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Mplus Discussion > Missing Data Modeling >
 Nicole Watkins posted on Tuesday, June 05, 2018 - 10:26 am
I am working on my dissertation and using NLSY79 data. I will be doing a latent growth curve modeling depressive symptoms at 9 points. When I ran an unconditional growth model, I received the error that the covariance coverage minimum of .10 was not met. I have a lot of missing data- but much of it is caused by the NLSY survey design, and/or that the participant was not age-eligible. I will briefly outline the 3 types of missing below:

1) Planned missing: For example, in 2000, participants who responded to the depression questions in 1998 were skipped in 2000. In 1998, children over age 20 were not assessed at all. Beginning in 2012, participants age 25-28 were skipped over the depression questions. These are examples of planned missing.

2) Age-ineligible: Another source of missing would be that the child was age 25 at the last interview, and so they are missing on age 26/27 data because they have not 'aged-in'.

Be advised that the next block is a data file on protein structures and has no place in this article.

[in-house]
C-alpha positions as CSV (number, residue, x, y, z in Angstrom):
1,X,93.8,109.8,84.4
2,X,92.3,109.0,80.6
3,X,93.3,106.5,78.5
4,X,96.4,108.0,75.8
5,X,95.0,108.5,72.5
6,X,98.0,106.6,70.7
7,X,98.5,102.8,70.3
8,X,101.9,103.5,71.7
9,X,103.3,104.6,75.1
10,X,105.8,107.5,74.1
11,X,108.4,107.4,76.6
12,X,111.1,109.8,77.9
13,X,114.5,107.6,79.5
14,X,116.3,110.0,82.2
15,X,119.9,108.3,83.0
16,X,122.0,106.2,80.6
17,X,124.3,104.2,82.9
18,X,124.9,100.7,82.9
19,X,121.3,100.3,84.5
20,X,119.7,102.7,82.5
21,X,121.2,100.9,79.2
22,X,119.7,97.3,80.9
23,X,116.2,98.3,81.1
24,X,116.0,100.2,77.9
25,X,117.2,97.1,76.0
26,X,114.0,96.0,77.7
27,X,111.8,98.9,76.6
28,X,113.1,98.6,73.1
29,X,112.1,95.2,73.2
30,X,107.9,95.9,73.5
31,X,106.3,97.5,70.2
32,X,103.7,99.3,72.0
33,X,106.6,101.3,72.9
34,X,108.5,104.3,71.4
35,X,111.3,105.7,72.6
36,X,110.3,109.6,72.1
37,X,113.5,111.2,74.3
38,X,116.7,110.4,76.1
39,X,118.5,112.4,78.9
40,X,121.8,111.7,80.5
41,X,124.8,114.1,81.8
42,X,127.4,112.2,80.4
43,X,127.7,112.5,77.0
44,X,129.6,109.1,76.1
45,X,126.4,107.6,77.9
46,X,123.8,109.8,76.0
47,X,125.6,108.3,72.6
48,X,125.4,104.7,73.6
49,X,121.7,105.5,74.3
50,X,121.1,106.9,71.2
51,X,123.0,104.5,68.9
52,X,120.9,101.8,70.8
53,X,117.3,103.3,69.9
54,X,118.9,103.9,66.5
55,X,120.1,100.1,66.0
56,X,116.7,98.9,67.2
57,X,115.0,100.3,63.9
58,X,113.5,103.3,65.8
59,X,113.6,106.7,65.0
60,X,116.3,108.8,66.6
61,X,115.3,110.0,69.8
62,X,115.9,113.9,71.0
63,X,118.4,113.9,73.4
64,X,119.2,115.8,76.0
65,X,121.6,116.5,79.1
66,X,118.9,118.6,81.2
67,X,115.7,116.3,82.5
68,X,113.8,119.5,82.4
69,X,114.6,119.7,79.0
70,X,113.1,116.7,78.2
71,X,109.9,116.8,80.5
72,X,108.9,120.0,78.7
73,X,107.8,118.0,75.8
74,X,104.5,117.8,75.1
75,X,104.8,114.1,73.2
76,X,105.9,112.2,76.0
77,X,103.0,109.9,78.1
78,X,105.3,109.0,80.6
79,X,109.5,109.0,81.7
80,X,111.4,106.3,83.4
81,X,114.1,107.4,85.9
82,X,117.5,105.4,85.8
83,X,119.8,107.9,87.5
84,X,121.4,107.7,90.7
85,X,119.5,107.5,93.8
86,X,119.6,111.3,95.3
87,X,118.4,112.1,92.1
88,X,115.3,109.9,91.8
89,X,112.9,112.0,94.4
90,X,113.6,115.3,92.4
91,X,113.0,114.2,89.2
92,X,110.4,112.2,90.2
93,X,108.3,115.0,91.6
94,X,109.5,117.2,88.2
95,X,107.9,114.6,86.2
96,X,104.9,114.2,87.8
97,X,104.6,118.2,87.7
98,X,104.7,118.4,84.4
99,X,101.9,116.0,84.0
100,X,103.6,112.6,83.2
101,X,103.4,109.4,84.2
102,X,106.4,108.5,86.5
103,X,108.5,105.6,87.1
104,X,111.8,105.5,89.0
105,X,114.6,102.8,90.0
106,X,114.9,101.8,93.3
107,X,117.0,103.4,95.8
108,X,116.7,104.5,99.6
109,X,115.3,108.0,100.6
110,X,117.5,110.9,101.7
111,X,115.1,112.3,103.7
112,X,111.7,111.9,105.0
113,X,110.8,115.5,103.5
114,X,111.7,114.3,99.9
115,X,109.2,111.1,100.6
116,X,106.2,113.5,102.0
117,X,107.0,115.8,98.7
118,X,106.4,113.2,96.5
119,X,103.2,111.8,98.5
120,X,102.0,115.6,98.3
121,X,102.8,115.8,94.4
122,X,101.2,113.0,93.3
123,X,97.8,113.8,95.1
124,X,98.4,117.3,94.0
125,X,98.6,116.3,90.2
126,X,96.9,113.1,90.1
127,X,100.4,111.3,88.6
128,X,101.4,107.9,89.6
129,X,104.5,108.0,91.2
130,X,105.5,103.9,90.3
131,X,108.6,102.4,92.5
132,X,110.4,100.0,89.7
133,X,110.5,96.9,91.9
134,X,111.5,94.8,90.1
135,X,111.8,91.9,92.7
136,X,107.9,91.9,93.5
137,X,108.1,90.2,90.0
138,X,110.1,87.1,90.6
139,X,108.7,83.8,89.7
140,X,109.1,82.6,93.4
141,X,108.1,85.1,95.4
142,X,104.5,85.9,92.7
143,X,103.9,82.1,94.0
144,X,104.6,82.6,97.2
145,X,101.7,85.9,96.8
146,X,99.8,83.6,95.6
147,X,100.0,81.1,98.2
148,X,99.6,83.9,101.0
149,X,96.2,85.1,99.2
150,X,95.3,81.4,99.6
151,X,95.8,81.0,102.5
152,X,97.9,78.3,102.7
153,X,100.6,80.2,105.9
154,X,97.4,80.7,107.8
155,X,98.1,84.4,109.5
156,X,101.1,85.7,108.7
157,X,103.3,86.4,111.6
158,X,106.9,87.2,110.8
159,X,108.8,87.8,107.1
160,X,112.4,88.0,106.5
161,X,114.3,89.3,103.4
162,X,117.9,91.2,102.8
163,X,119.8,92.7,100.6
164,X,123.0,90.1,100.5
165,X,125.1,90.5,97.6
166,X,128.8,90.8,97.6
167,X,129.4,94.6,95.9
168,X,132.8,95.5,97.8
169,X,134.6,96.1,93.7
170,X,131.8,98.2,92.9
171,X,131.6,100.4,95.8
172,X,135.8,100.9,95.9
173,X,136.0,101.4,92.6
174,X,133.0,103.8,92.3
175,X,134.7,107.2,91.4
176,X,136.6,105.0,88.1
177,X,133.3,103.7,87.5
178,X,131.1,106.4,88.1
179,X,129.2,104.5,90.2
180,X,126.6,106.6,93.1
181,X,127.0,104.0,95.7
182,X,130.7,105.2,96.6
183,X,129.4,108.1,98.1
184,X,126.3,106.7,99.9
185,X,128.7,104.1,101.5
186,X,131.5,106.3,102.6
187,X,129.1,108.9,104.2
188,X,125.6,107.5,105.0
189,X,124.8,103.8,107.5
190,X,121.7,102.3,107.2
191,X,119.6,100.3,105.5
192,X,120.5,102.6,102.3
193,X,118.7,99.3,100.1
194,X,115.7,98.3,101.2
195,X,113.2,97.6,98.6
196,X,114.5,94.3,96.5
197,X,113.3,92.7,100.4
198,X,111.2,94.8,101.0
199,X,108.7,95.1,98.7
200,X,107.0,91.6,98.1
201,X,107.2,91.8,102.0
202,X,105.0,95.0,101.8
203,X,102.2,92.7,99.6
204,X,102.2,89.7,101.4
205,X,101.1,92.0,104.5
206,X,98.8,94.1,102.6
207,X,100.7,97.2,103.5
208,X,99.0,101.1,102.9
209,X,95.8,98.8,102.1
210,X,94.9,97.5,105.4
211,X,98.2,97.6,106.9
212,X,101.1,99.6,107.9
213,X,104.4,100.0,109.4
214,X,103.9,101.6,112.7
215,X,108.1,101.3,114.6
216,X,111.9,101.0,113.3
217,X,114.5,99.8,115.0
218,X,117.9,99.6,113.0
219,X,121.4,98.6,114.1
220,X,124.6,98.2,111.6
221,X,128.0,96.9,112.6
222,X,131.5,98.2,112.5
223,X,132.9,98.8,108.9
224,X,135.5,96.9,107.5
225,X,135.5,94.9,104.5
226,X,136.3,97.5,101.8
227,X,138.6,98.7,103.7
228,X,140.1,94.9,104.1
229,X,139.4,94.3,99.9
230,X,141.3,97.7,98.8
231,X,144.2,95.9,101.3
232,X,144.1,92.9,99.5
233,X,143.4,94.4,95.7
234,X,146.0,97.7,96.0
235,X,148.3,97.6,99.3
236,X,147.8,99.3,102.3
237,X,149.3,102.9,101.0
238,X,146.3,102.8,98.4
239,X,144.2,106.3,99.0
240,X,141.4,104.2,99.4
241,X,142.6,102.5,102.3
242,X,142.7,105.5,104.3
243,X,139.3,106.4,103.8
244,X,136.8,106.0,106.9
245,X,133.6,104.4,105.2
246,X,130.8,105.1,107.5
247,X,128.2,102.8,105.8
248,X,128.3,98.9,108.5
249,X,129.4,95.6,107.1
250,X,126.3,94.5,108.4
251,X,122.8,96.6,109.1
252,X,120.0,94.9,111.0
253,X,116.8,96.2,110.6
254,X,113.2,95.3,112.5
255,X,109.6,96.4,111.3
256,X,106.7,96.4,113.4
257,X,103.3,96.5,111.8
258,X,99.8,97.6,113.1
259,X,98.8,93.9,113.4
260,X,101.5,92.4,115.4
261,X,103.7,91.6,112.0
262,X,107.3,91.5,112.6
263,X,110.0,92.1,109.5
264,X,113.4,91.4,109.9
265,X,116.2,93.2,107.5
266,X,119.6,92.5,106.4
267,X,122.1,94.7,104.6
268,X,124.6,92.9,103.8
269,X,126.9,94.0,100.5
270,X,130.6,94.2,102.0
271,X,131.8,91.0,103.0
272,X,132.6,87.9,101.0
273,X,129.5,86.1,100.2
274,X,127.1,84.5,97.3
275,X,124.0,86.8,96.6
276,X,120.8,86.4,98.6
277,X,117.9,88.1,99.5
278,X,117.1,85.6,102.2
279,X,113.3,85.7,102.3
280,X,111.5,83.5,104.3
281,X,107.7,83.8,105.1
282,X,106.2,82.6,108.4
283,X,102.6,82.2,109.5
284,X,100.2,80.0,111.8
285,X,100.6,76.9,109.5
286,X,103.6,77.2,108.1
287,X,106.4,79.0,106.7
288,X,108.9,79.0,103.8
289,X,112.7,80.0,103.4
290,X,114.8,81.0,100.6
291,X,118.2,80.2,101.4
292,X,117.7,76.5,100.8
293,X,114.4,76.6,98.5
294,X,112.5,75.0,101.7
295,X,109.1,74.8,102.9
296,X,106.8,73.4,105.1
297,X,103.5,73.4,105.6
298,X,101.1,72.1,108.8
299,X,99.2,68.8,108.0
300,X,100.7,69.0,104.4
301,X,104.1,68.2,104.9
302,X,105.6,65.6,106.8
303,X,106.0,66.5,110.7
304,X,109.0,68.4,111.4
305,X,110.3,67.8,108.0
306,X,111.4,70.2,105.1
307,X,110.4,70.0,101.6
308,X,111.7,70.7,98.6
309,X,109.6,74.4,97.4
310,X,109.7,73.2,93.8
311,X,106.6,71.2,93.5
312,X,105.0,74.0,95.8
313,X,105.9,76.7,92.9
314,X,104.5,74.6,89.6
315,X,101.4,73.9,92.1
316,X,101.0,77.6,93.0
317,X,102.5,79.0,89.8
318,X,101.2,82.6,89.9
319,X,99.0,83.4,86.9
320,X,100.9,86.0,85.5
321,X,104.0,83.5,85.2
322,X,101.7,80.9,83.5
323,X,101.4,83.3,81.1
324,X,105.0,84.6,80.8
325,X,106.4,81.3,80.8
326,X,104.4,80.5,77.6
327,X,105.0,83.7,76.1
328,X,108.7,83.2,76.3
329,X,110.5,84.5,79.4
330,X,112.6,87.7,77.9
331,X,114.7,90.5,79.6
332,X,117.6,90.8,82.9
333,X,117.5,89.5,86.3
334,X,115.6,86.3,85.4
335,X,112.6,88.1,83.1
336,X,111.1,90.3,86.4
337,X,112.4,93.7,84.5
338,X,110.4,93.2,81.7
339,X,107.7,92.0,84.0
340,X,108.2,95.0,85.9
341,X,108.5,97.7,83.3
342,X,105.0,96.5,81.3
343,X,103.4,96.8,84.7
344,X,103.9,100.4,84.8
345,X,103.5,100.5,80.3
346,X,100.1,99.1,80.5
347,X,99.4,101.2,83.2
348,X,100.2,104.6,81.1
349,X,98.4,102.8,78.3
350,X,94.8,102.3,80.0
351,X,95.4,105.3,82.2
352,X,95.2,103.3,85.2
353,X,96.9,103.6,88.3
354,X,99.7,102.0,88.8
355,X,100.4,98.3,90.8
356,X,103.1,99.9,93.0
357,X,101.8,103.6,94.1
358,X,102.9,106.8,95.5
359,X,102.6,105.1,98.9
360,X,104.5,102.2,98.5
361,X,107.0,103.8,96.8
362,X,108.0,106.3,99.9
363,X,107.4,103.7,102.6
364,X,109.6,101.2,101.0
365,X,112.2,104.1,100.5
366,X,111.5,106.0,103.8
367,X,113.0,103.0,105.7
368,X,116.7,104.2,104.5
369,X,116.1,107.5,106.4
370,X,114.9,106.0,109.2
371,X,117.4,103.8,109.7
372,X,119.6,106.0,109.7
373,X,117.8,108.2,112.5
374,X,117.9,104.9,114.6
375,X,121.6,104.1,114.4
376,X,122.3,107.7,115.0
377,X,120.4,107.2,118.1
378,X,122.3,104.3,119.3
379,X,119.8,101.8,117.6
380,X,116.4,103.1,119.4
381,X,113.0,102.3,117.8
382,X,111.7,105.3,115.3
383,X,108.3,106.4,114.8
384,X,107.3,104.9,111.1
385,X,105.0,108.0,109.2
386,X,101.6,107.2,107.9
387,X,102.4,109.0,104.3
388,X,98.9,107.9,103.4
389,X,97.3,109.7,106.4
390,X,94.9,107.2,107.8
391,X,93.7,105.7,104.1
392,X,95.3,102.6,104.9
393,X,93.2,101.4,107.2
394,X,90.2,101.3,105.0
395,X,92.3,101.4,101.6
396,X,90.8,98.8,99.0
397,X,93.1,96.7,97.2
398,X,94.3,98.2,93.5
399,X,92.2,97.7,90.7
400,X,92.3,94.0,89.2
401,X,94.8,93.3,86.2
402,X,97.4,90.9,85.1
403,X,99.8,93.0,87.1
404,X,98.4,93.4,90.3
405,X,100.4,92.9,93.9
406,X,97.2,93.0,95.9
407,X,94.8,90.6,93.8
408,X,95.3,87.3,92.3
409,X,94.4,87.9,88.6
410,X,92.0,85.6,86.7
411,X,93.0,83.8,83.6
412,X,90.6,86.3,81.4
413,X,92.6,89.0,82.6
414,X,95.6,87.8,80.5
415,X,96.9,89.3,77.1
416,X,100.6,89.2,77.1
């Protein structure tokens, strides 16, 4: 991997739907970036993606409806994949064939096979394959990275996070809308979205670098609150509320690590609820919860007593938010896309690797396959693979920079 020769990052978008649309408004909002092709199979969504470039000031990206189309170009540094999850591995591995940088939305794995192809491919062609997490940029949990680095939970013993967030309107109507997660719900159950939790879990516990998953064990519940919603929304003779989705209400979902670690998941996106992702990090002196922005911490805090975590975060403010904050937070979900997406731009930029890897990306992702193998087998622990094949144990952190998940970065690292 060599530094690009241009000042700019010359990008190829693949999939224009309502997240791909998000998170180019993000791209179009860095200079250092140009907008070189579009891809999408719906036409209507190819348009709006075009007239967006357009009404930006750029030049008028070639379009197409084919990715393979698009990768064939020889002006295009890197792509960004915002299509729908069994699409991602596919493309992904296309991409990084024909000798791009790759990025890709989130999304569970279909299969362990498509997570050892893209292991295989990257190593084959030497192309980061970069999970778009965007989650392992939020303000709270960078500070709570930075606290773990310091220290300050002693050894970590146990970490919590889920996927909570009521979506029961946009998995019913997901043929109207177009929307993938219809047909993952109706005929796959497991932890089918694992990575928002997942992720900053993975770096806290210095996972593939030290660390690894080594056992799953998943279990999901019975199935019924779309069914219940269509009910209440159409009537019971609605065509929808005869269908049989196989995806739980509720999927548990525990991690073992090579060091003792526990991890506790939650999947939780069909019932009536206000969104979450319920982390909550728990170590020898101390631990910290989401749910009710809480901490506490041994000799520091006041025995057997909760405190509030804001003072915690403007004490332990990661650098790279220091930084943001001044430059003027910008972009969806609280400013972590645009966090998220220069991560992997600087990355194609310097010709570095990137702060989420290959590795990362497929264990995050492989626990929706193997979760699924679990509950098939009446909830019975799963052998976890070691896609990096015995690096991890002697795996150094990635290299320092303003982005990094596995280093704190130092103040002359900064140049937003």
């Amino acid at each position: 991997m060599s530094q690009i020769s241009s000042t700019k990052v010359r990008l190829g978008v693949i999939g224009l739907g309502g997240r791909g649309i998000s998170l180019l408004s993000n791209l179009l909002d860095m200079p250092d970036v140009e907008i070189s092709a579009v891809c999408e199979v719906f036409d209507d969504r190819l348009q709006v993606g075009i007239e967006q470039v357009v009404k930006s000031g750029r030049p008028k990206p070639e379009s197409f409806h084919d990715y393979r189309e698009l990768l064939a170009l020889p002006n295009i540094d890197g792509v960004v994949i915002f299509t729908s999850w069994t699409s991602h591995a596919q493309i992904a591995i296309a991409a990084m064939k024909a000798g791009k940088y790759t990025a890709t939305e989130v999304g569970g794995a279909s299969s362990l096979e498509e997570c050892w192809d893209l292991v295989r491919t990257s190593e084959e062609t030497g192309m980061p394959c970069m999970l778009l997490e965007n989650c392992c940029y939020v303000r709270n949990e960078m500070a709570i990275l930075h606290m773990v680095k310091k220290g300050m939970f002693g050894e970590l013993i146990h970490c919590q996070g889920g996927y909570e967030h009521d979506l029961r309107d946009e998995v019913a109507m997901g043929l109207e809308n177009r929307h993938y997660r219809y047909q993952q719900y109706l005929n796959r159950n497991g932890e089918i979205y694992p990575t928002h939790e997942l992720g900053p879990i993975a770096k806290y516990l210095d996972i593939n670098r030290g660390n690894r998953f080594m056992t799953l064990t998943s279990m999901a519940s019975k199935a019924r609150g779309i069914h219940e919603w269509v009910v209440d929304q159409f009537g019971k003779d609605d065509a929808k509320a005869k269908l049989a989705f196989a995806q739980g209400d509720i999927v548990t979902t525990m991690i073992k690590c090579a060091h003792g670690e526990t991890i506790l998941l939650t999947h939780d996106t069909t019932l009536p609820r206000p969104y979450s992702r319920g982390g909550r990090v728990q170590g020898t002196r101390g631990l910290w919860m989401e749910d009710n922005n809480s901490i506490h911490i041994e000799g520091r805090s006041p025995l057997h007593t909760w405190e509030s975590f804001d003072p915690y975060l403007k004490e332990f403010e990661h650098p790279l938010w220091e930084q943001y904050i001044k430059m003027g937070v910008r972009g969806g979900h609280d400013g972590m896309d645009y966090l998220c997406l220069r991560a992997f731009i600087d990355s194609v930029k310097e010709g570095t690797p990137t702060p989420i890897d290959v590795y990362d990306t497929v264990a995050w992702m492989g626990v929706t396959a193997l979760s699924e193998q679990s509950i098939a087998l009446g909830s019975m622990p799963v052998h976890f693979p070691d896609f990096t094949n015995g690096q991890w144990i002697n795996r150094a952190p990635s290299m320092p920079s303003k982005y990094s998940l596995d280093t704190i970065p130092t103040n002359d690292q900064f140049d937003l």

3) Non-response: And then I have some missing due to attrition, or unplanned skips (10-30% depending on the age).

When I lower the covariance coverage minimum to .07 the model runs.

So I have 2 questions:
1) What does it do to my model if I lover my covariance coverage to .07 rather than .10?
2) Is using the FIML method enough to deal with the types of missing data that I am experiencing?

Thank you in advance, I look forward to hearing some suggestions.
 Bengt O. Muthen posted on Tuesday, June 05, 2018 - 5:02 pm
First see if UG ex6.18 is relevant for at least some of the planned missingness.

1) In the cells (variable pairs) with low coverage, you have fewer subjects contributing to the estimation of parameters corresponding to those cells. For instance, if you have a residual covariance parameter between Y1 and Y4, the coverage for that pair influences the quality of that parameter's estimation. Low coverage for pairs of variables close to the diagonal (that is, variable pairs close to each temporally in your growth model, where the diagonal concerns coverage for a variable) is more harmful for growth model estimation than low coverage for pairs far from the diagonal.

2) FIML can be ok - it depends on the considerations I mention in 1).
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